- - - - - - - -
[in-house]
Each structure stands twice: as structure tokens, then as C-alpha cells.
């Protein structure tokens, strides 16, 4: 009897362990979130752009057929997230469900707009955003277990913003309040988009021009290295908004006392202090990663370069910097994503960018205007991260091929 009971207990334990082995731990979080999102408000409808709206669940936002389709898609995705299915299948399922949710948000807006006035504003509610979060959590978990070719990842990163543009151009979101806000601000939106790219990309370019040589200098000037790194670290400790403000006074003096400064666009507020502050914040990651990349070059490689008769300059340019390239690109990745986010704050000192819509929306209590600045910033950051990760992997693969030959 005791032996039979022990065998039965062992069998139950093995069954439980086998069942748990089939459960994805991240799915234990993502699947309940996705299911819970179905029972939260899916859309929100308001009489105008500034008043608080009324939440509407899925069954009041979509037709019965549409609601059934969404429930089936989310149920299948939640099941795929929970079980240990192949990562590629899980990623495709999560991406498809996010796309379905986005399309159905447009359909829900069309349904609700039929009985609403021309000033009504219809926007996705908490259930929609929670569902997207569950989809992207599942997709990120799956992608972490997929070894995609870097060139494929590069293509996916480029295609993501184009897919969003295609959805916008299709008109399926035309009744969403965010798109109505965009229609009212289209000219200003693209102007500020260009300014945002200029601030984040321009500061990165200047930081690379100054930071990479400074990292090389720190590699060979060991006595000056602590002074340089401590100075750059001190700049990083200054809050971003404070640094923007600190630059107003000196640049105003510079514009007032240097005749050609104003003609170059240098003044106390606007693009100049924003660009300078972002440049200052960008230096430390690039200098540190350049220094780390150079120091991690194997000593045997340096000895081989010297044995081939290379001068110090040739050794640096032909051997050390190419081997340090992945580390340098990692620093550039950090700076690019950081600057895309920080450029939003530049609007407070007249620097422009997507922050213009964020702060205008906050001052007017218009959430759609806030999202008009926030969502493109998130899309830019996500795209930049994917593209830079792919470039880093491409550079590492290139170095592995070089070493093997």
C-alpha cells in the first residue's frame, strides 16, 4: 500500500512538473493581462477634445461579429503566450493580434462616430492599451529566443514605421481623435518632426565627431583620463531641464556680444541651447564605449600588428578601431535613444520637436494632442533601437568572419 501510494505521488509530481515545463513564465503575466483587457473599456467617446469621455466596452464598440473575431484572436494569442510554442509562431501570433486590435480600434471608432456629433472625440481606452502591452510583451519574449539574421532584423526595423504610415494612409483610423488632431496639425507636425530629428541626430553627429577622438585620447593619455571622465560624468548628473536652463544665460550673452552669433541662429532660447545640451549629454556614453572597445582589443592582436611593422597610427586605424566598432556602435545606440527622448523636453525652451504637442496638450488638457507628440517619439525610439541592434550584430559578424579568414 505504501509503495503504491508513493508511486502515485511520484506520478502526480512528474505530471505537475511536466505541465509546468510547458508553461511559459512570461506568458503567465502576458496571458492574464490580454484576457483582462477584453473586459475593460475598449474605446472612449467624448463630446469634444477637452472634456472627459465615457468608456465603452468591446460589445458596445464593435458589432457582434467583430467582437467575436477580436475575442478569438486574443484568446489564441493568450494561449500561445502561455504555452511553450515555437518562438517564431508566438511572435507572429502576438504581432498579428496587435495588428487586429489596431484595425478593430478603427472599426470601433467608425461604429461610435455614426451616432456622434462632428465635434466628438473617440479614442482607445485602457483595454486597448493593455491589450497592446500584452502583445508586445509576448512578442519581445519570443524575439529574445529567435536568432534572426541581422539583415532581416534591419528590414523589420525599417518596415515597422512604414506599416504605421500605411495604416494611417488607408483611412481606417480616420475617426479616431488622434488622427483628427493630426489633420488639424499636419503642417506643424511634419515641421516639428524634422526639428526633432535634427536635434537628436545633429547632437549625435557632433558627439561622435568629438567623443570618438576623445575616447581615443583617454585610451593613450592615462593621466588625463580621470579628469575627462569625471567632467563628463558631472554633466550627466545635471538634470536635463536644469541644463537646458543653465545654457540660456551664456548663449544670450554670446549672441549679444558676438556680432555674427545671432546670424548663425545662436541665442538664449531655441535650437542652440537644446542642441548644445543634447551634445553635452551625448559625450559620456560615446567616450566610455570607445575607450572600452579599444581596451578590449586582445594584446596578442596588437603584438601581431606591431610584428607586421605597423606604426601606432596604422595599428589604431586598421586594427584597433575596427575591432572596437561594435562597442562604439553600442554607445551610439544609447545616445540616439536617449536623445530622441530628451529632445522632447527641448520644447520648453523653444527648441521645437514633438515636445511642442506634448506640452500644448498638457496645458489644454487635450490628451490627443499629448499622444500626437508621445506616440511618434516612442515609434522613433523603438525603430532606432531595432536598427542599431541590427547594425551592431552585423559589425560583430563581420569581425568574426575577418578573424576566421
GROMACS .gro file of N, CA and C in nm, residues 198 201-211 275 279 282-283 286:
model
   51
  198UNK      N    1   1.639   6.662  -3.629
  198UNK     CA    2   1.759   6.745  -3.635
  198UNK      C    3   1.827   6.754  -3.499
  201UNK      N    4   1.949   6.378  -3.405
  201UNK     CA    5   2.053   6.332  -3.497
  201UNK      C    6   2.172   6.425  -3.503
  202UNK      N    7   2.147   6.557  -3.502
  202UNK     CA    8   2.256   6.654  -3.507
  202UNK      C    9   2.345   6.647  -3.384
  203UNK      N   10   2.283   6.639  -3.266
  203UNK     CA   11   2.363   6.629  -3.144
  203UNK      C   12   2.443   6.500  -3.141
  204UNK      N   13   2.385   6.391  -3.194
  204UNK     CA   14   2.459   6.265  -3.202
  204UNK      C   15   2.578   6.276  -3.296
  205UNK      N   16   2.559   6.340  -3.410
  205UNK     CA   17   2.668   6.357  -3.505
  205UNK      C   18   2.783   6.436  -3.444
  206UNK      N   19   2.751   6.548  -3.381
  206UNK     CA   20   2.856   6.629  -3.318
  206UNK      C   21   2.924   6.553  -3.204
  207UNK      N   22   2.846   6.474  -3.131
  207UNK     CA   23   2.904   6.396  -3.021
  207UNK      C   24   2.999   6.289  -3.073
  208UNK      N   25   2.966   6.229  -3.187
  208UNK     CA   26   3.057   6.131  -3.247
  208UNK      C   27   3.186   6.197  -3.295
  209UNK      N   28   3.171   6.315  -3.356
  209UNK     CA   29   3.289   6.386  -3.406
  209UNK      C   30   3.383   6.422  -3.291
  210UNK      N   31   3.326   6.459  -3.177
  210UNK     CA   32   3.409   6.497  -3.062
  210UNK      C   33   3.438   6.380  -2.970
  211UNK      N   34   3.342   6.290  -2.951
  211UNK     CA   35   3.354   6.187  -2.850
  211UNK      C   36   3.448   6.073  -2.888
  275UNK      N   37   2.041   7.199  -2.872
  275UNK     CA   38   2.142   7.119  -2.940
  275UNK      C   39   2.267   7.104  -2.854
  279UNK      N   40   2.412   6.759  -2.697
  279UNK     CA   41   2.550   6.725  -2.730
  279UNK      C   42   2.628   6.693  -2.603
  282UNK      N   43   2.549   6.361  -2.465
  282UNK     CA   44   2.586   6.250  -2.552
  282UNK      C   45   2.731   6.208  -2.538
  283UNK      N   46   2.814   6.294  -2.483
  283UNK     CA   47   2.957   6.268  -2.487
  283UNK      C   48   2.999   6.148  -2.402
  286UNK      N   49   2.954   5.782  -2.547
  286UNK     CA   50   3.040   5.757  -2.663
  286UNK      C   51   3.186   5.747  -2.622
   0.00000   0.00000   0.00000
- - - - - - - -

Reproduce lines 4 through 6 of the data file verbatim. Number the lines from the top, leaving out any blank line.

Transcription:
C-alpha cells in the first residue's frame, strides 16, 4: 500500500512538473493581462477634445461579429503566450493580434462616430492599451529566443514605421481623435518632426565627431583620463531641464556680444541651447564605449600588428578601431535613444520637436494632442533601437568572419 501510494505521488509530481515545463513564465503575466483587457473599456467617446469621455466596452464598440473575431484572436494569442510554442509562431501570433486590435480600434471608432456629433472625440481606452502591452510583451519574449539574421532584423526595423504610415494612409483610423488632431496639425507636425530629428541626430553627429577622438585620447593619455571622465560624468548628473536652463544665460550673452552669433541662429532660447545640451549629454556614453572597445582589443592582436611593422597610427586605424566598432556602435545606440527622448523636453525652451504637442496638450488638457507628440517619439525610439541592434550584430559578424579568414 505504501509503495503504491508513493508511486502515485511520484506520478502526480512528474505530471505537475511536466505541465509546468510547458508553461511559459512570461506568458503567465502576458496571458492574464490580454484576457483582462477584453473586459475593460475598449474605446472612449467624448463630446469634444477637452472634456472627459465615457468608456465603452468591446460589445458596445464593435458589432457582434467583430467582437467575436477580436475575442478569438486574443484568446489564441493568450494561449500561445502561455504555452511553450515555437518562438517564431508566438511572435507572429502576438504581432498579428496587435495588428487586429489596431484595425478593430478603427472599426470601433467608425461604429461610435455614426451616432456622434462632428465635434466628438473617440479614442482607445485602457483595454486597448493593455491589450497592446500584452502583445508586445509576448512578442519581445519570443524575439529574445529567435536568432534572426541581422539583415532581416534591419528590414523589420525599417518596415515597422512604414506599416504605421500605411495604416494611417488607408483611412481606417480616420475617426479616431488622434488622427483628427493630426489633420488639424499636419503642417506643424511634419515641421516639428524634422526639428526633432535634427536635434537628436545633429547632437549625435557632433558627439561622435568629438567623443570618438576623445575616447581615443583617454585610451593613450592615462593621466588625463580621470579628469575627462569625471567632467563628463558631472554633466550627466545635471538634470536635463536644469541644463537646458543653465545654457540660456551664456548663449544670450554670446549672441549679444558676438556680432555674427545671432546670424548663425545662436541665442538664449531655441535650437542652440537644446542642441548644445543634447551634445553635452551625448559625450559620456560615446567616450566610455570607445575607450572600452579599444581596451578590449586582445594584446596578442596588437603584438601581431606591431610584428607586421605597423606604426601606432596604422595599428589604431586598421586594427584597433575596427575591432572596437561594435562597442562604439553600442554607445551610439544609447545616445540616439536617449536623445530622441530628451529632445522632447527641448520644447520648453523653444527648441521645437514633438515636445511642442506634448506640452500644448498638457496645458489644454487635450490628451490627443499629448499622444500626437508621445506616440511618434516612442515609434522613433523603438525603430532606432531595432536598427542599431541590427547594425551592431552585423559589425560583430563581420569581425568574426575577418578573424576566421
GROMACS .gro file of N, CA and C in nm, residues 198 201-211 275 279 282-283 286:
model